Jul 23, 2019

Cost of the average U.S. data breach tops $8 million

Photo: Dave Whitney/Getty Images

Taking into account the full-spectrum costs associated with a data breach, the average breach costs U.S. companies $8.19 million, according to a new study from IBM and the Ponemon Institute.

The big picture: It's not cheap to be breached. But the same study shows that a little foresight can save a large chunk of damages.

Background The IBM study based its statistical models on a wide variety of direct and indirect costs, ranging from the price of remediating a breach and paying for customer credit protection to IT downtime and reputational damage.

By the numbers: The average cost in the U.S. was more than twice the global cost of a breach ($3.92 million).

  • Small firms take proportionally much greater damage. Globally, a firm of 500-1000 employees lost $3500 per employee per breach. A firm of more than 25,000 lost only $204 per employee.
  • The most expensive breaches were in the healthcare sector, where the average cost per record stolen is more than twice as high as in any other field.
  • The costs take some time to materialize. Only 67% of the costs came in the first year — 22% came in year 2, and 11% in year 3 and beyond.

The other side: Companies with an incident response team and a well-tested plan in place saved $1.23 million during a breach.

  • But a plan can be relative to the size of a business. “Small businesses think plans need to be something complex,” said Wendi Whitmore, global lead for IBM X-Force incident response and intelligence services. “But it can just be as simple as having a list of numbers to call."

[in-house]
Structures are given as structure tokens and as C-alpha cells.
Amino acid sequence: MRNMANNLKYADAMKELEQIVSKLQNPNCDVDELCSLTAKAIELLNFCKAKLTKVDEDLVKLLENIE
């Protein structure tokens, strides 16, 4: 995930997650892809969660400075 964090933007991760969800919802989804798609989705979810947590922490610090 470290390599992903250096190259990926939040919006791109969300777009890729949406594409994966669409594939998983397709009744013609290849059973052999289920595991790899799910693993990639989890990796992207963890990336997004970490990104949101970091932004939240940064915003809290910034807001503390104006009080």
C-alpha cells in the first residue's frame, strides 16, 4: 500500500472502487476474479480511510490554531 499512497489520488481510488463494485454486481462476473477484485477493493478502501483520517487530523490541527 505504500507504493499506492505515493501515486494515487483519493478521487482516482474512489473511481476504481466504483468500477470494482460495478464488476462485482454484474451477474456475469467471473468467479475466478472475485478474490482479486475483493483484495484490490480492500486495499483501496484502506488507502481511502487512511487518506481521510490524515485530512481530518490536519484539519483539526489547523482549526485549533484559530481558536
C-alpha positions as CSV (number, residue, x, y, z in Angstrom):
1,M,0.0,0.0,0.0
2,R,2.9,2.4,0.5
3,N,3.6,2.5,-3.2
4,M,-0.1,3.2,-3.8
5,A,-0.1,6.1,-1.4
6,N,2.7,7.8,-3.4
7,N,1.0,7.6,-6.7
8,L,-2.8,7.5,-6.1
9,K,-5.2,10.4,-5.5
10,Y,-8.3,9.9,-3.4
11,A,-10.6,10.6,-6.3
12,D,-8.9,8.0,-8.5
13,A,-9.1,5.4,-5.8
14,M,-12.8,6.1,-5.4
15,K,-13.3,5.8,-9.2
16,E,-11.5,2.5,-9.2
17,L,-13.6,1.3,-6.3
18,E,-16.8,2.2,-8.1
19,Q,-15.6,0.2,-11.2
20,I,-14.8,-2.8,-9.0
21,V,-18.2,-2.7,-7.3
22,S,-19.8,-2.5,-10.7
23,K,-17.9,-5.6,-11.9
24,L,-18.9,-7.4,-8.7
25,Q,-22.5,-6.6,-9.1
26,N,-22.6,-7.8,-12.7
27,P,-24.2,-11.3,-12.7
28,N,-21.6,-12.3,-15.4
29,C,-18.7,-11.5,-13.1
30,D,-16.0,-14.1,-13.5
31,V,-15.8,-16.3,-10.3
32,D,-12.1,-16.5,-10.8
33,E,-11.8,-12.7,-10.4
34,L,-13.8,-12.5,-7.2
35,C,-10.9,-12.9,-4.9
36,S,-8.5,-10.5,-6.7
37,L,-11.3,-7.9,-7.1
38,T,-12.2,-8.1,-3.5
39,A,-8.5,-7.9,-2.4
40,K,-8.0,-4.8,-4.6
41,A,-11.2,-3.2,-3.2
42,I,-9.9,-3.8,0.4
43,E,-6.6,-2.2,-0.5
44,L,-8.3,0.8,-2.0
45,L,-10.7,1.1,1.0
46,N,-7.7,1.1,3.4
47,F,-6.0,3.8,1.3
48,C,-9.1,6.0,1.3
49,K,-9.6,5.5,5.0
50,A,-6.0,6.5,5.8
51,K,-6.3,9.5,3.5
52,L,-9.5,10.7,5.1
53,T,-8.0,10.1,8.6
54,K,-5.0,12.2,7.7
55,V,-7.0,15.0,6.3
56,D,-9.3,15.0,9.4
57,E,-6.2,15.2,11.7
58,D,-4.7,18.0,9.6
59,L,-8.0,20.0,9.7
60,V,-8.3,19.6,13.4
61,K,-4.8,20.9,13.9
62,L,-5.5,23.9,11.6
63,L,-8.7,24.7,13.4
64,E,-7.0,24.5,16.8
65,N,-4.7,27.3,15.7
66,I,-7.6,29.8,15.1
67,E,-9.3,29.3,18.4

Go deeper

Unpacking the Equifax settlement

Illustration: Aïda Amer/Axios

After Equifax agreed this week to a landmark settlement with state and federal regulators for its historic 2017 data breach, regulators are hoping that its penalties — which will cost Equifax up to $700 million — are big enough to deter the next firm from allowing the next breach.

Why it matters: There has never before been a breach like Equifax, where enough personal data was pilfered to steal the identity of the majority of U.S. adults. It's a milestone that consumers and regulators alike hope will only happen the once.

Go deeperArrowJul 25, 2019

Data from 100 million credit applications stolen from Capital One

Photo: Johannes Eilsele/AFP/Getty Images

The FBI arrested Washington state resident Paige Thompson Monday morning for the digital theft of data from tens of millions of credit card applications, multiple news sites reported. Capital One confirmed broad aspects of the arrest in a press release.

What was stolen: Data from around 100 million credit card applications from between 2005 and 2019, including 80,000 bank account numbers and 140,000 Social Security numbers. 1 million Canadian Social Insurance Numbers were also stolen.

Go deeperArrowJul 29, 2019

How to file a claim over Equifax's data breach

Illustration: Sarah Grillo/Axios

If you're one of the 147 million-plus people who had their data exposed by Equifax's massive 2017 data breach, you can file a claim for cash or free credit monitoring, courtesy of Equifax's recent settlement with the Federal Trade Commission.

Details: If you lost up to $500 from the Equifax breach, filing for a "time spent" cash payment requires the least amount of paperwork and supporting documents. The deadline for all claims is January 22, per the FTC, and benefits will not be sent until January 23 at the earliest.

Go deeperArrowJul 25, 2019